Find Yourself | As I See It
Table of Contents
Find Yourself is a horror walking simulator with some puzzles thrown in. You shift between several places where the character appears to have experienced events that cause them to develop PTSD (post-traumatic stress disorder). Here is a synopsis of the game from the Steam page:
The main character suffers from post-traumatic stress disorder caused by an event that happened to him as a child. From that moment on, he can separate from his body and move to the astral world. As a child, due to the abuse of his mother, the main character developed some phobias, which he learned to cope with. But a combination of circumstances forces the main character to go down to the subway, and there he will again face his fears face to face.– Find Yourself on Steam
My Experience with Find Yourself
The game starts out creepy. You are in a subway station that appears to be abandoned. The lights work but there is no one around and the trains are not running. Dust floats in the air, it’s relatively dark, and there are sounds that grab your attention. I feel like I am not completely alone. I’m walking around and the environment changes to redirect me. I see something move in the distance. A phone rings. I turn around and a phone booth appears. I attempt to answer the phone but I can’t so I turn around to find a grotesque figure standing before me. This is where the screen goes black and the next area loads.
This is Find Yourself in a nutshell. I’m walking around and discovering clues as to why my character is experiencing these horrors. I read messages, find items, and solve puzzles. While all this is happening, I am constantly bombarded with jump scares.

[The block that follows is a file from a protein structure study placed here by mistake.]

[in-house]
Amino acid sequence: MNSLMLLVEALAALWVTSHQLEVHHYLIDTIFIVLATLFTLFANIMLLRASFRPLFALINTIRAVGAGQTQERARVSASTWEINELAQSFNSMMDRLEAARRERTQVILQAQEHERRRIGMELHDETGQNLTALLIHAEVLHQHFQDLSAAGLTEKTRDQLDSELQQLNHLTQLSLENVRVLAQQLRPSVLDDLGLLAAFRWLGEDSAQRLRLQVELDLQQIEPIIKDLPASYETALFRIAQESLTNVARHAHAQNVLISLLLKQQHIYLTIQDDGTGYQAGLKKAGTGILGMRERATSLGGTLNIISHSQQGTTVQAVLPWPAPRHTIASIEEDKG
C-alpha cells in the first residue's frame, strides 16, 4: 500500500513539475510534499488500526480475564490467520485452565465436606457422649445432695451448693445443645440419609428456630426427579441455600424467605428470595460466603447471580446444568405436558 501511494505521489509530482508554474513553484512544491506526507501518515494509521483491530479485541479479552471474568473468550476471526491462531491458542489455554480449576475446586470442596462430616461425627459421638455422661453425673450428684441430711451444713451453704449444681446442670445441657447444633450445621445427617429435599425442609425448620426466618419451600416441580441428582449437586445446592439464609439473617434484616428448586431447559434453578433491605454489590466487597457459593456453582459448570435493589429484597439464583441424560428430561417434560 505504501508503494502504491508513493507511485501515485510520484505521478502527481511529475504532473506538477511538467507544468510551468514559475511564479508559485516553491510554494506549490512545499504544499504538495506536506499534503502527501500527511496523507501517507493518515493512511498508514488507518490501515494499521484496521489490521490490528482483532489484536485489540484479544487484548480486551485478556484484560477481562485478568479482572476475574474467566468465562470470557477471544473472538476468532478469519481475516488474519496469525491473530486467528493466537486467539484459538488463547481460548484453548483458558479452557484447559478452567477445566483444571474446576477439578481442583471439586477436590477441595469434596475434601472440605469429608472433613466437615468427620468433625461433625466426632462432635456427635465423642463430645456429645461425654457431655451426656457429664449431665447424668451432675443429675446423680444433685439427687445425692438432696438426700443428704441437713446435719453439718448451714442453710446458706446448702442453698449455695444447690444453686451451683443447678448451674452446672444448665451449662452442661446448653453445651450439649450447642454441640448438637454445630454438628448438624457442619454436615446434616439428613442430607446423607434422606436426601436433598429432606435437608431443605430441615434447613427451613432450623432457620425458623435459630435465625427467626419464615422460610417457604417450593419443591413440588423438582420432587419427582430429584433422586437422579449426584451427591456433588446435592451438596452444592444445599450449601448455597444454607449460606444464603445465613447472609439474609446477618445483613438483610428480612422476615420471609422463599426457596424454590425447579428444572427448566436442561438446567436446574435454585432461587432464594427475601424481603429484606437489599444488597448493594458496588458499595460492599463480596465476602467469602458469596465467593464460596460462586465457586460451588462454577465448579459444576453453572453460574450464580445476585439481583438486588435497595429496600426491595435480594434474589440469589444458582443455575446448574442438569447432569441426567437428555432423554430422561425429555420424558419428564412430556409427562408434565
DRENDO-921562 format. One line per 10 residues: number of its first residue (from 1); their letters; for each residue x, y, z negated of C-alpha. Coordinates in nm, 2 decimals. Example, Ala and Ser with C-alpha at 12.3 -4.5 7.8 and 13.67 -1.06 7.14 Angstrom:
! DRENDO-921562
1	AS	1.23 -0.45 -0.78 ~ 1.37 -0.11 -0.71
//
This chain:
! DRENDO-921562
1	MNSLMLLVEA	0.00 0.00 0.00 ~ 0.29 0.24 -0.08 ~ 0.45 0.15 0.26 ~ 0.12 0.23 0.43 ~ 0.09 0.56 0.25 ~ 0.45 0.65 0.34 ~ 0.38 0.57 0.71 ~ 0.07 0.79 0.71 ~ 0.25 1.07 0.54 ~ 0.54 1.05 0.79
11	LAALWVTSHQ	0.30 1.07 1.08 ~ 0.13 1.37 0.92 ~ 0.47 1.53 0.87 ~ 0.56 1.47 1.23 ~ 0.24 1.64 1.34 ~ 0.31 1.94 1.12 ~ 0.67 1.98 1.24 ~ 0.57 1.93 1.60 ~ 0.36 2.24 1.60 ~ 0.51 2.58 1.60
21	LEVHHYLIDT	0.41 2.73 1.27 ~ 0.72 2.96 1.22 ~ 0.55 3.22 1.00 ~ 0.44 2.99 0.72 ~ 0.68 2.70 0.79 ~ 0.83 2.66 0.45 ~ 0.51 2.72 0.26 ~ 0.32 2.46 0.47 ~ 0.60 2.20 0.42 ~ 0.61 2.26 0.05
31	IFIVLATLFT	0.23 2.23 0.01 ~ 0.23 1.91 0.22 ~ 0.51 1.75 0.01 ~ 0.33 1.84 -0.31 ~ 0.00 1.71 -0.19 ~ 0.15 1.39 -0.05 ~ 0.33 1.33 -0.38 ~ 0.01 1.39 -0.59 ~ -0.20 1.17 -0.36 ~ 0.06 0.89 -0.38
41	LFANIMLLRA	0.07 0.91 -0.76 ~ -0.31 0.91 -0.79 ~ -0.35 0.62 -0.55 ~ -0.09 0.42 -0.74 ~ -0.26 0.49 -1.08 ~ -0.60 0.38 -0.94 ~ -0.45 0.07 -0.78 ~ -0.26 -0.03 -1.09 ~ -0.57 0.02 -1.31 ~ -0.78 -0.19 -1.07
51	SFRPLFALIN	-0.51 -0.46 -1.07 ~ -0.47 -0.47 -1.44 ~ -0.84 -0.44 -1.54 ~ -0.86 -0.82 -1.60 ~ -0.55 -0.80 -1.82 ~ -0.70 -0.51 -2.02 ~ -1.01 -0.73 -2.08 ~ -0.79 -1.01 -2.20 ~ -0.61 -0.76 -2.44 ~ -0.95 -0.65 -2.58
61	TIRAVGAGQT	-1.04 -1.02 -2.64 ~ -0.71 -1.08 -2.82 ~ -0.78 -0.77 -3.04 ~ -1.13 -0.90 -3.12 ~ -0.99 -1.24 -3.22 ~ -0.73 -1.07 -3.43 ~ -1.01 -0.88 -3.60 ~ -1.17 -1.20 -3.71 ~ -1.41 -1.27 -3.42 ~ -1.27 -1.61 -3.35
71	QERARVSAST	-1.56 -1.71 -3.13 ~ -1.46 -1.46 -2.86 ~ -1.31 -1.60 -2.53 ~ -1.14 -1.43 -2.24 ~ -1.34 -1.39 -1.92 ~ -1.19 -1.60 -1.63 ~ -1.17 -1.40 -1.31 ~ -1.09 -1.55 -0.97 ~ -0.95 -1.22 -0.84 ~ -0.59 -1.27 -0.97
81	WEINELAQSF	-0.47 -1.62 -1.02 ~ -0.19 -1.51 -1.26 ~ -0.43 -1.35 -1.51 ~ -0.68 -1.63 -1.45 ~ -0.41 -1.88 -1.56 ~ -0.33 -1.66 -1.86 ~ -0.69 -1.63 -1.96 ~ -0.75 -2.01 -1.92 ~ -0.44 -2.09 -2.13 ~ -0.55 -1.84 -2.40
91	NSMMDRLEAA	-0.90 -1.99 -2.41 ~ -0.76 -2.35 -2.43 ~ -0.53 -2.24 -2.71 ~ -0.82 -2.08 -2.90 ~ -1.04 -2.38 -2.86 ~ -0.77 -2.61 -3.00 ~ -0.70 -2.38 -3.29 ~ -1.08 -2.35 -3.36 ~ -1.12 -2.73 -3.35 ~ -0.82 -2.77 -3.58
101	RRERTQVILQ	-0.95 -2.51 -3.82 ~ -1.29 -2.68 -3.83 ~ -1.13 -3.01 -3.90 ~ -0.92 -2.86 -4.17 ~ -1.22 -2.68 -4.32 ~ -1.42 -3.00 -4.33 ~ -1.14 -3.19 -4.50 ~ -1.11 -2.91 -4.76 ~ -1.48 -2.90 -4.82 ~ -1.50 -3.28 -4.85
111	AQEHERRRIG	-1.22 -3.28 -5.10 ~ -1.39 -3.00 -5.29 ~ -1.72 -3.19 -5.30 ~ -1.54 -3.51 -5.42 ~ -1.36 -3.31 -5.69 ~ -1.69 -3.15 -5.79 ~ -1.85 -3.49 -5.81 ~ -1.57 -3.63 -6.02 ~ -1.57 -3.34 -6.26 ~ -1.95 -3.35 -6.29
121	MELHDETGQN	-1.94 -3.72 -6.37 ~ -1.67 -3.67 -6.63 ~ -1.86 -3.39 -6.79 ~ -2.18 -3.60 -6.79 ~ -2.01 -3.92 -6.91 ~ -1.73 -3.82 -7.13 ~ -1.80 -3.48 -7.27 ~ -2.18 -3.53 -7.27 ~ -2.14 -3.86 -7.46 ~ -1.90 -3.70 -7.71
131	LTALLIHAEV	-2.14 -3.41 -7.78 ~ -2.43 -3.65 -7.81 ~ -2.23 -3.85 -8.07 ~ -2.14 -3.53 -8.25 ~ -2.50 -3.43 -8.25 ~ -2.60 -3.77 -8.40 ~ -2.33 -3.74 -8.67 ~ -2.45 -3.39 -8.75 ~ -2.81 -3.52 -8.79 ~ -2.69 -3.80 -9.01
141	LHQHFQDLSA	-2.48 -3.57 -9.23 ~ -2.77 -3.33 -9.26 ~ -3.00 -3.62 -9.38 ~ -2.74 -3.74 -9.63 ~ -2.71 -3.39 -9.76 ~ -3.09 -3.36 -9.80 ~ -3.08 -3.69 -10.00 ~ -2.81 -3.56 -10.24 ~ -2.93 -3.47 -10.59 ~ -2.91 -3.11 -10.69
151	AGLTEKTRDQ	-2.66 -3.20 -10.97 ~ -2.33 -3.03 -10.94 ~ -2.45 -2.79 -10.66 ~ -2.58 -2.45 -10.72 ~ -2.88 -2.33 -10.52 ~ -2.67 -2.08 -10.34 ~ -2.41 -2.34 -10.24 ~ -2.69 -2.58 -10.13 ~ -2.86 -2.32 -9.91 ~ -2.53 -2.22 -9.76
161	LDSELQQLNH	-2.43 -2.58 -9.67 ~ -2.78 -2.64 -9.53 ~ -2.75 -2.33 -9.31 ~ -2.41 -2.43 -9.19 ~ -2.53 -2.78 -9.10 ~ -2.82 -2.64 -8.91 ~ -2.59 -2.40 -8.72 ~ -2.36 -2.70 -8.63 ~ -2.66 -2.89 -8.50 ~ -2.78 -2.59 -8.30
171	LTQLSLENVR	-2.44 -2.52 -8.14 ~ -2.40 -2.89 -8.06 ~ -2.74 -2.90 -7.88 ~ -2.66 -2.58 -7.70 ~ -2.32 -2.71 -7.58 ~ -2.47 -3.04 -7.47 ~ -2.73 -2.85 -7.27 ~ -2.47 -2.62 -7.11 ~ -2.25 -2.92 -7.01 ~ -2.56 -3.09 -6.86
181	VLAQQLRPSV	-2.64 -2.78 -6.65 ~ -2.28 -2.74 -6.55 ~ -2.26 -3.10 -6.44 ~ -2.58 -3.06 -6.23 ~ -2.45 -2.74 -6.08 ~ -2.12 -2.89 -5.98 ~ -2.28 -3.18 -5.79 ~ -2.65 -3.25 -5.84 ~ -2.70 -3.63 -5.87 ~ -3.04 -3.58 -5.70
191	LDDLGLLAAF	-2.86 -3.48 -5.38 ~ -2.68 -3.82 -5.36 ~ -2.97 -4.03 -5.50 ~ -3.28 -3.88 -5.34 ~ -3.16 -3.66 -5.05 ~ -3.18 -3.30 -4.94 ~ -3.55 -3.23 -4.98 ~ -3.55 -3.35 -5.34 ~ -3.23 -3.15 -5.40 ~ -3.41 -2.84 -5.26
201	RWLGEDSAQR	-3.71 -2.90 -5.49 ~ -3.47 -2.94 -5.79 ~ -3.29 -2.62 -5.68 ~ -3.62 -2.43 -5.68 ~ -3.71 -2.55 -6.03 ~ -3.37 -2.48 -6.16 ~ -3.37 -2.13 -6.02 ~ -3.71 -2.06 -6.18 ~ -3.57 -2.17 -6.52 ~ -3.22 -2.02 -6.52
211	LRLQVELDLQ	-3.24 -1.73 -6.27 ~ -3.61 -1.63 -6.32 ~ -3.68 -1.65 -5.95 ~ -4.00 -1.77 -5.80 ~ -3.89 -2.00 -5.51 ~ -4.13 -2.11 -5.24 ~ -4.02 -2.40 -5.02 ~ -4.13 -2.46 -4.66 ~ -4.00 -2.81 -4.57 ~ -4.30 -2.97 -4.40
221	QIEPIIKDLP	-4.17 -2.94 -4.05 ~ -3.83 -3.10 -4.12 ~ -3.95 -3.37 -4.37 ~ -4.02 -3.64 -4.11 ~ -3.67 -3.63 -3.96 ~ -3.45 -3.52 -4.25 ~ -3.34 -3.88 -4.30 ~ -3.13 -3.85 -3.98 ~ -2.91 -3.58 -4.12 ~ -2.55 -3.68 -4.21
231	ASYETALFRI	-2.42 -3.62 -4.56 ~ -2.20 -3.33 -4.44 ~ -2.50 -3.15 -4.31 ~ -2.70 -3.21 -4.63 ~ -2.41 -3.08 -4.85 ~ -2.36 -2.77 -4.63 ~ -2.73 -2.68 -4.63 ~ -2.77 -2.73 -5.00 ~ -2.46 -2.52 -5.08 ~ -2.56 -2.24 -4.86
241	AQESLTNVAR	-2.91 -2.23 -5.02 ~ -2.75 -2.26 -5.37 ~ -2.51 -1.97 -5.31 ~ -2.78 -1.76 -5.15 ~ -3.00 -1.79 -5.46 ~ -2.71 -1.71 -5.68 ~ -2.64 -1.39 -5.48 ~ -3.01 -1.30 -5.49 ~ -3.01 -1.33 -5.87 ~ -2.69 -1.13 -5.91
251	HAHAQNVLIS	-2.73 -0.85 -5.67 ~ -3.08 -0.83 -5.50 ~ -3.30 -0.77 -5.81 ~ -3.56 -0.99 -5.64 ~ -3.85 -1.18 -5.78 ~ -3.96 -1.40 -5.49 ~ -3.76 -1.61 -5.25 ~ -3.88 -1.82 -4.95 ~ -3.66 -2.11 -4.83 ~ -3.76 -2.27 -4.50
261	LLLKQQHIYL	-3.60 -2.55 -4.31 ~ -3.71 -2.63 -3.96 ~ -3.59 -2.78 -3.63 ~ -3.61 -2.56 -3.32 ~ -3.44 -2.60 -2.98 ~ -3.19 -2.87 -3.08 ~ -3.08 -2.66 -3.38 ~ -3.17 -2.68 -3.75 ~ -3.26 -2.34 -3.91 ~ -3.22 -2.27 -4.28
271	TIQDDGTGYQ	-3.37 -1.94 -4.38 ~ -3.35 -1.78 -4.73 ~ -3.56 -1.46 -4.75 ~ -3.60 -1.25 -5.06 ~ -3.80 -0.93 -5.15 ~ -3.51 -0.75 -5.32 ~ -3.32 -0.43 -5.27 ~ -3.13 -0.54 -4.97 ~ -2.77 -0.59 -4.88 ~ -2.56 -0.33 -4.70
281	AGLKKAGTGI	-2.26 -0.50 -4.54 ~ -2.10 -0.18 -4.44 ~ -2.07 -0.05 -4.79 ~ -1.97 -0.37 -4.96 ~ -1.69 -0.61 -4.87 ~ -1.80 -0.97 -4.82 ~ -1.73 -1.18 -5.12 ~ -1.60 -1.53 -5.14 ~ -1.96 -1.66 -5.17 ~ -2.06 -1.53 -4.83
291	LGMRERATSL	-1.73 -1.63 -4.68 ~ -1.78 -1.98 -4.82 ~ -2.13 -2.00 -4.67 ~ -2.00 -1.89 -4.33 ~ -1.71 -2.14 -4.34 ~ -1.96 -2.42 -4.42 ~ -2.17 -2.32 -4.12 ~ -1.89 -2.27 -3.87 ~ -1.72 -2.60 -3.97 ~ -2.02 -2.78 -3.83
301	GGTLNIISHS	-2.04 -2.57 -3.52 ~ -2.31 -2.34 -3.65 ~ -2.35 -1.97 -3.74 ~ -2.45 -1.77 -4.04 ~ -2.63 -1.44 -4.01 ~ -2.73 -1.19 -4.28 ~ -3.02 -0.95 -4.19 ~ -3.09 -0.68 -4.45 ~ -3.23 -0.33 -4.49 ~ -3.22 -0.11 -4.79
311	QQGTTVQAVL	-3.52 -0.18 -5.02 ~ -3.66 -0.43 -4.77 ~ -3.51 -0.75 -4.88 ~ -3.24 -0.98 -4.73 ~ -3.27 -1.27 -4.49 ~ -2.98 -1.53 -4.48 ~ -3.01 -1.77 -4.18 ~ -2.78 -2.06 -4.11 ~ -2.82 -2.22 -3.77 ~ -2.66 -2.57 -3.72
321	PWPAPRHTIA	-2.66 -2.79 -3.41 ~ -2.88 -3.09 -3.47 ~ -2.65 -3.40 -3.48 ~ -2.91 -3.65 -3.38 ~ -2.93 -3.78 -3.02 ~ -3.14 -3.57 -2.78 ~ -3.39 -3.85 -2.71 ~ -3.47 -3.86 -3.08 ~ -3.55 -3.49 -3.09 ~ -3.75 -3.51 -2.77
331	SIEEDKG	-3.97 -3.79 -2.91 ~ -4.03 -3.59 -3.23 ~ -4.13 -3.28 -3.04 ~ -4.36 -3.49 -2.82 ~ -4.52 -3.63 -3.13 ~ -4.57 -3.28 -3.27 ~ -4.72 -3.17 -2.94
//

The Scare Factor
Find Yourself starts out creepy. The mix of environment and atmosphere creates a feeling of claustrophobia. There are sounds that work great and sound terrific. I find myself constantly looking around in an attempt to figure out what is behind me. The environment and atmosphere generally stay consistent but then something happens to put them on the back burner.
As the game progresses, the jump-scares occur more frequently and take over everything. The jumpscares become so common that they become more of a nuisance and ineffectual. My eyes roll every time the next jump scare occurs. I don’t mind jump scares when they are sparse and meaningful. However, I don’t like jump scares just for the sake of jump scares and laziness.
As I See It
Find Myself is okay. I don’t think I’ll play it ever again and I won’t brag about it. However, the initial experience is fun enough to run through once. I suggest either watching my gameplay video or playing the game yourself.
As I see it, I waited to pick up the game when it was on sale and I recommend you do the same if you want to own the game. However, you can simply watch my gameplay and be done with it.